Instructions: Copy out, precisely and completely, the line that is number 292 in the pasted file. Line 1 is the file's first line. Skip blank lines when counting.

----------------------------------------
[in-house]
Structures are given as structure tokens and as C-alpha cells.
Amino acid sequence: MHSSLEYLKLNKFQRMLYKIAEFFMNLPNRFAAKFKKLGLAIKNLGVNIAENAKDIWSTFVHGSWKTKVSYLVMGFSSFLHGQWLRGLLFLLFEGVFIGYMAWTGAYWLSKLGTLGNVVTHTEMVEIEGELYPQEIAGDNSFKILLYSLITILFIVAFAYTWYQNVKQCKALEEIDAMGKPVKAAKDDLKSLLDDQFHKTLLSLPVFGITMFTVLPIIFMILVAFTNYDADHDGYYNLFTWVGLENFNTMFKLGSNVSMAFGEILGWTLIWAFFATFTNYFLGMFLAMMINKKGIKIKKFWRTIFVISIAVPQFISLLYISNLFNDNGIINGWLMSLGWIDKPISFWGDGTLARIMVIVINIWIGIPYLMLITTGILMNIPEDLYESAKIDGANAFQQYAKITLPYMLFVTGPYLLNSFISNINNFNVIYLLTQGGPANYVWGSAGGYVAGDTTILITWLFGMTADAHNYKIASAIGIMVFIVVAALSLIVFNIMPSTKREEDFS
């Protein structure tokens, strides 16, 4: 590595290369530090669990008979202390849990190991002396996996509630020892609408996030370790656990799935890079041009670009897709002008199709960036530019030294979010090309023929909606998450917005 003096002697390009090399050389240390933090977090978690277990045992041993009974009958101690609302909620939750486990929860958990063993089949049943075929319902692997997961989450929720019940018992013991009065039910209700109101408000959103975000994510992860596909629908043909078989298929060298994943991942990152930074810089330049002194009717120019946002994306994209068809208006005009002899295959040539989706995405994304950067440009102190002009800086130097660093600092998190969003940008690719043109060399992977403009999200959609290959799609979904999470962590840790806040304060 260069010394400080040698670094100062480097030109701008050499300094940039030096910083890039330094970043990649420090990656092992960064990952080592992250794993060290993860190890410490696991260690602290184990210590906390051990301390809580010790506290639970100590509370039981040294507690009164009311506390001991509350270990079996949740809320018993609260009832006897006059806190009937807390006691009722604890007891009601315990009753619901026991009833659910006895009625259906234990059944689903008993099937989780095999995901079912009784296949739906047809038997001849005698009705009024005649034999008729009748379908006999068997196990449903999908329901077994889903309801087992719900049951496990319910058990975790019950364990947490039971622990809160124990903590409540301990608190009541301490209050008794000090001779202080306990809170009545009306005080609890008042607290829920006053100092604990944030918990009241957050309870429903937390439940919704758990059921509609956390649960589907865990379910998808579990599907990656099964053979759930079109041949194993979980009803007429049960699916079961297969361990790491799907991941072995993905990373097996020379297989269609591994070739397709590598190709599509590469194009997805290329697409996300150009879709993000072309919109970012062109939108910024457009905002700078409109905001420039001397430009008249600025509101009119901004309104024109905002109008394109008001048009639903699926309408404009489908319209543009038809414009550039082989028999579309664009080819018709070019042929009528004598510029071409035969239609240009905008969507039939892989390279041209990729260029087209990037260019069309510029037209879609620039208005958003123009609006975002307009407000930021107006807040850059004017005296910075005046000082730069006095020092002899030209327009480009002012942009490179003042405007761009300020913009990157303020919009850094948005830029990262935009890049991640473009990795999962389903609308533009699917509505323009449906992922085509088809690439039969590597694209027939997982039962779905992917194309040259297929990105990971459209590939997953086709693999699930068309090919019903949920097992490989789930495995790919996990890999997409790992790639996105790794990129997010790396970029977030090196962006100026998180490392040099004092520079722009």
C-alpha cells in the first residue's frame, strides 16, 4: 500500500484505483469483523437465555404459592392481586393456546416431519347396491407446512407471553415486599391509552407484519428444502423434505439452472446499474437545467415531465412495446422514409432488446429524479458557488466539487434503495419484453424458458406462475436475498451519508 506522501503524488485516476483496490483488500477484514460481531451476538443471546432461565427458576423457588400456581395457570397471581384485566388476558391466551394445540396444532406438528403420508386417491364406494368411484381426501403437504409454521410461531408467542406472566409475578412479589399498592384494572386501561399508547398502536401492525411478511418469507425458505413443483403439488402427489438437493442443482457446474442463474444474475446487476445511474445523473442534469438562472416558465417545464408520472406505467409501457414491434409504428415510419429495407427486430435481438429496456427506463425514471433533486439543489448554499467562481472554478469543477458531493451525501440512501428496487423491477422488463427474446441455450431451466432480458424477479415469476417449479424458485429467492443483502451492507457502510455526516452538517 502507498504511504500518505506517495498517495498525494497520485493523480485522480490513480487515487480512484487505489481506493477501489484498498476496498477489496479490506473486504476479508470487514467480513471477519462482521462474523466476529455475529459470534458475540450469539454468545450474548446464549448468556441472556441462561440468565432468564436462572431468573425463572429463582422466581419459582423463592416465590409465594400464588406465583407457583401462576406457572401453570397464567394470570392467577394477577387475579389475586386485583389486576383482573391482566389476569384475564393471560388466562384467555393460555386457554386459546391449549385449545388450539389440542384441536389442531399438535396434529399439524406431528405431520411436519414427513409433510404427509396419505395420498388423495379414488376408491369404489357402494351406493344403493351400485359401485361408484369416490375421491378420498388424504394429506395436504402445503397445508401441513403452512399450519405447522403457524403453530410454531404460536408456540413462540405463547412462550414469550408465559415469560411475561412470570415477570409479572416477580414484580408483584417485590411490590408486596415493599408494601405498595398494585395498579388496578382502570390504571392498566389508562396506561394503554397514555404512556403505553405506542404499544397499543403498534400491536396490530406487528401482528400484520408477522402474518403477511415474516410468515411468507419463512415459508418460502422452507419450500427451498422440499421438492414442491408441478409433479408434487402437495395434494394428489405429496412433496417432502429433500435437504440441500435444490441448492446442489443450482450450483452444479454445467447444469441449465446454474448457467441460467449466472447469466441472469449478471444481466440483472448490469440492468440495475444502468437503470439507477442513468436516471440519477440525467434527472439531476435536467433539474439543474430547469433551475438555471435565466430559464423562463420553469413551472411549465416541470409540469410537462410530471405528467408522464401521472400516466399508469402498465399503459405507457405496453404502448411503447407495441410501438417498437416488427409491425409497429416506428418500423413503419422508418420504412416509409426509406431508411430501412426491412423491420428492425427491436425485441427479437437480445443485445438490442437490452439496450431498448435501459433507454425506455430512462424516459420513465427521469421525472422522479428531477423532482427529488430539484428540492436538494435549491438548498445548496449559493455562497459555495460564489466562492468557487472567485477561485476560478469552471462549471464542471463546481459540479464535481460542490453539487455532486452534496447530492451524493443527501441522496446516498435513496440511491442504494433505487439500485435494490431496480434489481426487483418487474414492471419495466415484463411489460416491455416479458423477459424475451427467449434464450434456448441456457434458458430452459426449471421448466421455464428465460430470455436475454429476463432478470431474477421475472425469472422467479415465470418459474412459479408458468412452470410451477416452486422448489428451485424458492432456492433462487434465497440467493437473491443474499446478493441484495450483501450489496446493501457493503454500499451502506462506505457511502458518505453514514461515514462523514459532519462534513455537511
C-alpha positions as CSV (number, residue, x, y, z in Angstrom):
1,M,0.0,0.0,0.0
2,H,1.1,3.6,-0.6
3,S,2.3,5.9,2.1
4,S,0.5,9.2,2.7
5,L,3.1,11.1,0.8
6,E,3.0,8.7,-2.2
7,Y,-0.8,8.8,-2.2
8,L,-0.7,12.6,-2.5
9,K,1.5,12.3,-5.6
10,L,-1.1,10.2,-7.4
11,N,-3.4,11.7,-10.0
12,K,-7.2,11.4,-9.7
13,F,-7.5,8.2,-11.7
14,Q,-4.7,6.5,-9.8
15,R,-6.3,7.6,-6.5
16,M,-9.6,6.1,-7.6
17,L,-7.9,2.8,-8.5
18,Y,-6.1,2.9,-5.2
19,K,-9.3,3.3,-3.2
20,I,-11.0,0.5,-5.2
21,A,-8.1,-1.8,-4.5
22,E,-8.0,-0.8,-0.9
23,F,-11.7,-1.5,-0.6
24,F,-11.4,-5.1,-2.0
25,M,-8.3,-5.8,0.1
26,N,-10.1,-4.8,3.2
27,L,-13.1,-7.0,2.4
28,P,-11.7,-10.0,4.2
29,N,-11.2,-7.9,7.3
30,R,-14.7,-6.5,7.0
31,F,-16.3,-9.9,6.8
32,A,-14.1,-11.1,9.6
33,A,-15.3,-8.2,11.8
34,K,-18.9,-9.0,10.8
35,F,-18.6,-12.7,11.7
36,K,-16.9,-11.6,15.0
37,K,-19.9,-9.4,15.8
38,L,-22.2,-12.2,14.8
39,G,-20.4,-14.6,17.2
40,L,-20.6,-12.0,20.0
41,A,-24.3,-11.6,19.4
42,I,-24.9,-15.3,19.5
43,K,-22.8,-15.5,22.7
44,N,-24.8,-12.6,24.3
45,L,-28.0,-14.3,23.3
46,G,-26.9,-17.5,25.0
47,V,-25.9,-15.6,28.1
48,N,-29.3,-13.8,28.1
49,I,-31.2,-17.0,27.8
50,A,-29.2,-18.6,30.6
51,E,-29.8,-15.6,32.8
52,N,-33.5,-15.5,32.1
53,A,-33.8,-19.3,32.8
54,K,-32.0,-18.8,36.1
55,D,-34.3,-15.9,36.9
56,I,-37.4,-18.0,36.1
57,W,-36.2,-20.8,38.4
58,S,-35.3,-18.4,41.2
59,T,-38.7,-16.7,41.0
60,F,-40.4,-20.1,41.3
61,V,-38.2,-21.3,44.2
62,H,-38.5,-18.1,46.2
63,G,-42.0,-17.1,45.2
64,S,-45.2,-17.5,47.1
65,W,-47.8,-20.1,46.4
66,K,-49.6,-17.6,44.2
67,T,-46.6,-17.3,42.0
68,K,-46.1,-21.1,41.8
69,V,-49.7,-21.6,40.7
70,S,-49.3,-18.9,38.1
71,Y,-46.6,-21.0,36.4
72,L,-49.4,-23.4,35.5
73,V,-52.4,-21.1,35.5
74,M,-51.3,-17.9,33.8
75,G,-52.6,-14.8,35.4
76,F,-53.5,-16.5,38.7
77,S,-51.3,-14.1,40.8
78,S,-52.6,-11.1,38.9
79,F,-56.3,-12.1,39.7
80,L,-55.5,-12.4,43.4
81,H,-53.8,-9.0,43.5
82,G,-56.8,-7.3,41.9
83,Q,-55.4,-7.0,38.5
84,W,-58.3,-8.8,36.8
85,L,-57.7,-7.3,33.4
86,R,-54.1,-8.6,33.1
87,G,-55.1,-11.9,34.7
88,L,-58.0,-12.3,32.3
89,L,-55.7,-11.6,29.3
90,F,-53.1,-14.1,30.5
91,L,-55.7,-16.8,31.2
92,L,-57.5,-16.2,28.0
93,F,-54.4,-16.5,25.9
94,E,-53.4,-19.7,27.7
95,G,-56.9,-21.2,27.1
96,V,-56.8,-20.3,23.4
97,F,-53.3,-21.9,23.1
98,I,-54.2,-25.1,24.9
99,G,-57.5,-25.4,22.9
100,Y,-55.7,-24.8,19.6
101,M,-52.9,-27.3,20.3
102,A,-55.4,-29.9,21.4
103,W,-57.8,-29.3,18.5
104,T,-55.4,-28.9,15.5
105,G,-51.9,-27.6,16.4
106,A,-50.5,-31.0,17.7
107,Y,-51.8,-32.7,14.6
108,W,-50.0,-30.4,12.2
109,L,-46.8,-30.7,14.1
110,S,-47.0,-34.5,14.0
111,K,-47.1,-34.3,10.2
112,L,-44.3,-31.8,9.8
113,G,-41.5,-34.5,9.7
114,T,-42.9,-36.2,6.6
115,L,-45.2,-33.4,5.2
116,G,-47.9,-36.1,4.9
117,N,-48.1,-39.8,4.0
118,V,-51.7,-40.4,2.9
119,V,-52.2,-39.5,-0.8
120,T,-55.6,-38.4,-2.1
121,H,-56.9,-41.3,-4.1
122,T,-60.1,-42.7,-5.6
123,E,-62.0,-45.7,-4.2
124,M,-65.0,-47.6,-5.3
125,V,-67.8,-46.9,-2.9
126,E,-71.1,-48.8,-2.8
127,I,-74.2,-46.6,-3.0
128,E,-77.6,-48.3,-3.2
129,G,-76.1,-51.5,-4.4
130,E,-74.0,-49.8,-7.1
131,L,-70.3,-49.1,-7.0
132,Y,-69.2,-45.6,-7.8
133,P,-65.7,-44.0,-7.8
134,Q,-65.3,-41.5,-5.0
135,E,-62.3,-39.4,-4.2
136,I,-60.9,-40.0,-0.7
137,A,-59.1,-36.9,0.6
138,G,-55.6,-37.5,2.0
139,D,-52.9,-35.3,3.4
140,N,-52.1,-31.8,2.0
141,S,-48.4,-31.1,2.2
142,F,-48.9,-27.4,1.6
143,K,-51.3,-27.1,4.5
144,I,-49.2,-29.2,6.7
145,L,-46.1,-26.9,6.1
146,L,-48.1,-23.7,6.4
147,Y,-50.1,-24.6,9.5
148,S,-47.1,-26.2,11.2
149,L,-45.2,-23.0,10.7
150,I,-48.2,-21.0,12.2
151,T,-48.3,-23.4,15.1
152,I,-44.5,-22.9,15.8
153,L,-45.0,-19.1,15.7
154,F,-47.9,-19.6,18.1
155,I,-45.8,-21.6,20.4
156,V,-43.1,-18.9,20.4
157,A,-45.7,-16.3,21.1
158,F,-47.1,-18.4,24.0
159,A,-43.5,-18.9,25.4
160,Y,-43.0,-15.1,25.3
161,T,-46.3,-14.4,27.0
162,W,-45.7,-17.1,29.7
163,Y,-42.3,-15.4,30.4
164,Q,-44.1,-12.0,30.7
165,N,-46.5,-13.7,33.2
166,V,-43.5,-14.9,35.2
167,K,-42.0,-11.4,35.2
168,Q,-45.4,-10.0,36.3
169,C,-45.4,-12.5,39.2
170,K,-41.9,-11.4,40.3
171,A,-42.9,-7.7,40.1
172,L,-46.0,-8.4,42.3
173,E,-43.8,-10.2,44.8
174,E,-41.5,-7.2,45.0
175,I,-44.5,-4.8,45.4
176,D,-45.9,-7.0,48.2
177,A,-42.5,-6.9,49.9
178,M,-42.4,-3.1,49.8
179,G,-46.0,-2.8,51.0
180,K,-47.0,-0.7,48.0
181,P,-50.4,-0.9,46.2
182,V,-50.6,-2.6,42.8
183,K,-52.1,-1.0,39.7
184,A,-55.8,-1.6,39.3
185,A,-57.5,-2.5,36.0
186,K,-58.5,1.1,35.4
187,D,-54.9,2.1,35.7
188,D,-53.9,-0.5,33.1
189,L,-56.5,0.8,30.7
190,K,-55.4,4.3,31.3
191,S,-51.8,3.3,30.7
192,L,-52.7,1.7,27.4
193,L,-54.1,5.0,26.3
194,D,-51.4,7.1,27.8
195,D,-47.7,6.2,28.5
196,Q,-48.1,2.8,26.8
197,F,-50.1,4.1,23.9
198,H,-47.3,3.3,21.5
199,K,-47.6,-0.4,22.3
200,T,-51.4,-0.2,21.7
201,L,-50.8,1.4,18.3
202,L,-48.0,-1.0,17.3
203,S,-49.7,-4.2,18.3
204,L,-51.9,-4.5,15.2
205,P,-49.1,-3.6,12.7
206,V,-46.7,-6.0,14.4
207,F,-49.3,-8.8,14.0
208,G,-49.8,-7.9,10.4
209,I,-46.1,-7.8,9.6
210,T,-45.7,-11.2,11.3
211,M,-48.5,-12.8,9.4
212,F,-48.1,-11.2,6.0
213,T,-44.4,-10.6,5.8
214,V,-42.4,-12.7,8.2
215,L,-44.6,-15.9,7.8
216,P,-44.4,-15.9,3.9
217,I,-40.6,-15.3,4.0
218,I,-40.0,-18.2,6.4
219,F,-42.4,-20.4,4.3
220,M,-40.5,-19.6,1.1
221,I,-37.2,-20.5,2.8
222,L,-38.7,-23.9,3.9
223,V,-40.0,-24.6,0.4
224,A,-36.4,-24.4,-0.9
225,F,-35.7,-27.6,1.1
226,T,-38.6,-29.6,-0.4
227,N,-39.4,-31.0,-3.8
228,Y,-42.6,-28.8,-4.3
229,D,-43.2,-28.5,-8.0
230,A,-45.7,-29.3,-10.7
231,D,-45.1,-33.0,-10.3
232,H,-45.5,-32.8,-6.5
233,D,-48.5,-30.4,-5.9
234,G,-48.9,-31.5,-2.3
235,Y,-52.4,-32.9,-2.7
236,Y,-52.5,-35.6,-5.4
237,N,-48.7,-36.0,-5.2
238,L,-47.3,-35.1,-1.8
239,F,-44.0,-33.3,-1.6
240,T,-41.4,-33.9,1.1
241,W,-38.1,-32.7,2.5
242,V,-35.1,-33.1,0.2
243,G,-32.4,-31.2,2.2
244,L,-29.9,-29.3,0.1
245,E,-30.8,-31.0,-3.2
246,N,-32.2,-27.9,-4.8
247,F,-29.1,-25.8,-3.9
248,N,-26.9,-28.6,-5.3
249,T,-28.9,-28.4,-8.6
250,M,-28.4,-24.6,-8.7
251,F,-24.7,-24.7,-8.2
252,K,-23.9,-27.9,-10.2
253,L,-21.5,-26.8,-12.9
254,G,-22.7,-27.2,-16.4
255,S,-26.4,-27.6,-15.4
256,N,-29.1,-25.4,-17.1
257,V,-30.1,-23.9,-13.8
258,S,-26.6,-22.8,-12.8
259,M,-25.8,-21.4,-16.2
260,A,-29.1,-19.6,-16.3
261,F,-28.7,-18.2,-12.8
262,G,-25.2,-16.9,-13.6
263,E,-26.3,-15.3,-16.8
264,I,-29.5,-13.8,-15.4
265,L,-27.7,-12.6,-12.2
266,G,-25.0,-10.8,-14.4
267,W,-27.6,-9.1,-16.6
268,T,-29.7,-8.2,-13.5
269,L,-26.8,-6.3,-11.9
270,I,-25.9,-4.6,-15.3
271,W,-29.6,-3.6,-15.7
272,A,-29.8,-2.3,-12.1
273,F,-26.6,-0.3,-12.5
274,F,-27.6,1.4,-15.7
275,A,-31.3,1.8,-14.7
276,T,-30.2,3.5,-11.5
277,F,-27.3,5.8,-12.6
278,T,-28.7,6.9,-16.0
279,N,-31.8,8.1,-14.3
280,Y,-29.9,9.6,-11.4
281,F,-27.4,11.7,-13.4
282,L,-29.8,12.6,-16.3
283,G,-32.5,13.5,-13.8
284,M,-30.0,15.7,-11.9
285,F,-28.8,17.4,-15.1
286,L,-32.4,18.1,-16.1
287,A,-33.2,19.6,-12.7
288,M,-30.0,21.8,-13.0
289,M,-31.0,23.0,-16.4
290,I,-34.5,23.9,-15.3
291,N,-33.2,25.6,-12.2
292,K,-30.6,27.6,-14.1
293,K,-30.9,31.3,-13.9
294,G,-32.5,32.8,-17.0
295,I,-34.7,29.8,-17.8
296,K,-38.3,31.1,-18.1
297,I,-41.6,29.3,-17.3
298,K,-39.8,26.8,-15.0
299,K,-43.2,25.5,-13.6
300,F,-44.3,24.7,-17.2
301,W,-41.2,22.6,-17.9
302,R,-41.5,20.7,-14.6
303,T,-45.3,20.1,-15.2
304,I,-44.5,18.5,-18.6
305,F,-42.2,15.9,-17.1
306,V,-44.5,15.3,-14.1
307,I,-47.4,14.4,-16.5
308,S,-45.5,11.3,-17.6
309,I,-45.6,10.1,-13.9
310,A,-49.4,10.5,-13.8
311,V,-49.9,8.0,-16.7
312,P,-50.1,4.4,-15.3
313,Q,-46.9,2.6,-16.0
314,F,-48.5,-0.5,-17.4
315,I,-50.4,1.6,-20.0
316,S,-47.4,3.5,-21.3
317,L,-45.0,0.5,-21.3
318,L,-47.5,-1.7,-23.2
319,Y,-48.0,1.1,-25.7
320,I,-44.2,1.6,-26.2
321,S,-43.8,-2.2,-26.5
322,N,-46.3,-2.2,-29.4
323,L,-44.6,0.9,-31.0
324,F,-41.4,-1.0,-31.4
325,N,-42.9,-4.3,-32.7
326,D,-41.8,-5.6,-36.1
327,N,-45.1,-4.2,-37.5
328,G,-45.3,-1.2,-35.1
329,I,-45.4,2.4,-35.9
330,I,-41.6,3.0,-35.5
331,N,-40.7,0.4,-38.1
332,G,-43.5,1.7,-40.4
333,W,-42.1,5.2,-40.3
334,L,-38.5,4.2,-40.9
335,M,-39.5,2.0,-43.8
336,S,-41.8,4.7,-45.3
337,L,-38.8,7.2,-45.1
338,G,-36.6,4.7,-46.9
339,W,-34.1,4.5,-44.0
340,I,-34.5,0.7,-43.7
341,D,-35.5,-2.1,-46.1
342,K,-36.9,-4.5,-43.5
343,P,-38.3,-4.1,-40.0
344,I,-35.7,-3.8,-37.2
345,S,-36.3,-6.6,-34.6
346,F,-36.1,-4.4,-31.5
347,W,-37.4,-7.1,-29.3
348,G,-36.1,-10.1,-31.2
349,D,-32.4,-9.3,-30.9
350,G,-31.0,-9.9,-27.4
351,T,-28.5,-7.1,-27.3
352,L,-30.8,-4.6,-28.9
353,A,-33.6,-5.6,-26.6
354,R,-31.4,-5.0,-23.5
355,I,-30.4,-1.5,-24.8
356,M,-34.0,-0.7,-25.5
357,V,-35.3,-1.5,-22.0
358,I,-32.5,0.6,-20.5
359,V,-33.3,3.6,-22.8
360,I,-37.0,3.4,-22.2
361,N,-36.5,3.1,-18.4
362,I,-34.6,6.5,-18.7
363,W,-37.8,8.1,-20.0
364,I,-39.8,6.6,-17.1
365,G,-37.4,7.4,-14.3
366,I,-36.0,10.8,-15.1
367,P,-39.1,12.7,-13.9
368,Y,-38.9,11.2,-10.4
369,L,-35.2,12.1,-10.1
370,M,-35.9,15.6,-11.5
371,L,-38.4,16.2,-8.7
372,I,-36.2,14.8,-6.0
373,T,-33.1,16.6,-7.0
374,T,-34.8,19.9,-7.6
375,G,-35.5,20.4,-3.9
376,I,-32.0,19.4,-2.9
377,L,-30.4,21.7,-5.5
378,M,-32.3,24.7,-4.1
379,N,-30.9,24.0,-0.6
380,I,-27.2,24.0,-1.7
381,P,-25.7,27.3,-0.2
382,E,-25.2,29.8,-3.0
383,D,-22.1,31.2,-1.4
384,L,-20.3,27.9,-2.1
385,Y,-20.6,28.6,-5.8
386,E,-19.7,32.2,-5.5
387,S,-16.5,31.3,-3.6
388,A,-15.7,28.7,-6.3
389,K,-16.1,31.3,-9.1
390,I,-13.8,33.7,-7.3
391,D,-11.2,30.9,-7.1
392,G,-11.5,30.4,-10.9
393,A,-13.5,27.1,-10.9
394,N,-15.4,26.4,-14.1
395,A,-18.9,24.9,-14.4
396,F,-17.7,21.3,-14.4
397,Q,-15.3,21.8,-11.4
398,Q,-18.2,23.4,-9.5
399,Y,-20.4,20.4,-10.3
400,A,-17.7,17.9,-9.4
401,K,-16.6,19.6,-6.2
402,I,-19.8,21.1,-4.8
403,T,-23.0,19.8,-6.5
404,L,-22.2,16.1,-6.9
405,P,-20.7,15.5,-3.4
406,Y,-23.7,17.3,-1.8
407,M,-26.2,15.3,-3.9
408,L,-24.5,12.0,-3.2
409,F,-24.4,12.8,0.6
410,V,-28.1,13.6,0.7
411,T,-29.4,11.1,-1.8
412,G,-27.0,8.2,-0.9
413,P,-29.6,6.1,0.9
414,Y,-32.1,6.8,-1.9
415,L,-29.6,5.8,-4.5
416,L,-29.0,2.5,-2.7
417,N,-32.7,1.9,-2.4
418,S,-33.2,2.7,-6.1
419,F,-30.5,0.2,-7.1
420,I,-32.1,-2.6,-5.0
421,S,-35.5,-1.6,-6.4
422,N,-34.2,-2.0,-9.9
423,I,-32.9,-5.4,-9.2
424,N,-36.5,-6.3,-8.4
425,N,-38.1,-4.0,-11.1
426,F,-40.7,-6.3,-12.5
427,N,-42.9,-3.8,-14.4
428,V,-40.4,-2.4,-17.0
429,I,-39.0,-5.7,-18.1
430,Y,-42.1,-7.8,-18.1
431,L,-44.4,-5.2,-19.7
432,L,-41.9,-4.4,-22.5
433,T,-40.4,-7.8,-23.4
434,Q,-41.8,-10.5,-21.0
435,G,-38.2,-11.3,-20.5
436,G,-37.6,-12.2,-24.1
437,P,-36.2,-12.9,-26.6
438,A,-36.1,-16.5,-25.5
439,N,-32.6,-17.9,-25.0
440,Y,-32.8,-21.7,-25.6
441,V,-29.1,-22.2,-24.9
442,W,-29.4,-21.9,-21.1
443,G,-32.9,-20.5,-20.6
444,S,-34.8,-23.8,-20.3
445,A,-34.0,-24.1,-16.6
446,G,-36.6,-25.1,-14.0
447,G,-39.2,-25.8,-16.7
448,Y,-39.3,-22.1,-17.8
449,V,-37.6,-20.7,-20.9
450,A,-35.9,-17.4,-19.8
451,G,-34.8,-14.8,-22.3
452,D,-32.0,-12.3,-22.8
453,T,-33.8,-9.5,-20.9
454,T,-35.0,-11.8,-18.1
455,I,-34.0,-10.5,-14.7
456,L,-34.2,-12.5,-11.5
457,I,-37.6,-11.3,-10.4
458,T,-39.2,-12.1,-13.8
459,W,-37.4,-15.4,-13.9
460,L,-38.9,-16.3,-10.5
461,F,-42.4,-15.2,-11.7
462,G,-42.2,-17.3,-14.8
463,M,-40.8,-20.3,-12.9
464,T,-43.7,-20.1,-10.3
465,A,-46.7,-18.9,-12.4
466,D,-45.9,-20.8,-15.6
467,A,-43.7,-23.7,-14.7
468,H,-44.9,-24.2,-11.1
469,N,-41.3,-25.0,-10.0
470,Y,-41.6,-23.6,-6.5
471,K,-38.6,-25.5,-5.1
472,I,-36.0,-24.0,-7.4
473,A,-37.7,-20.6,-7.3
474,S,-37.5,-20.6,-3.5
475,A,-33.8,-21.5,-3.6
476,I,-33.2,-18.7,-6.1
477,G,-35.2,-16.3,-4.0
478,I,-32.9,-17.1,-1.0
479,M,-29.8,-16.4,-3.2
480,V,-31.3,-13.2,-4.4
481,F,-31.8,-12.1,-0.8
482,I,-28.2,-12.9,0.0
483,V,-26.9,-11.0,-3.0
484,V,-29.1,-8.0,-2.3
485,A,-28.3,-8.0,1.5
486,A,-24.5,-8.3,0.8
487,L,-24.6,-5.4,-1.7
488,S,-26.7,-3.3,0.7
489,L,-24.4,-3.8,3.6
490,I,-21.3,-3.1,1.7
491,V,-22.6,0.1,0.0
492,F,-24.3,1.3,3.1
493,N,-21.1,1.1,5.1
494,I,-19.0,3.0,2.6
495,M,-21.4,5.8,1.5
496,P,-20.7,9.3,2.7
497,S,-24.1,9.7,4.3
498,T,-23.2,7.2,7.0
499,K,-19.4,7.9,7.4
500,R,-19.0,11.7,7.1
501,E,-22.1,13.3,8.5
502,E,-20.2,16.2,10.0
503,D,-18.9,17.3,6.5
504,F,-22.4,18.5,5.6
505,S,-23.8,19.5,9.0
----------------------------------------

286,L,-32.4,18.1,-16.1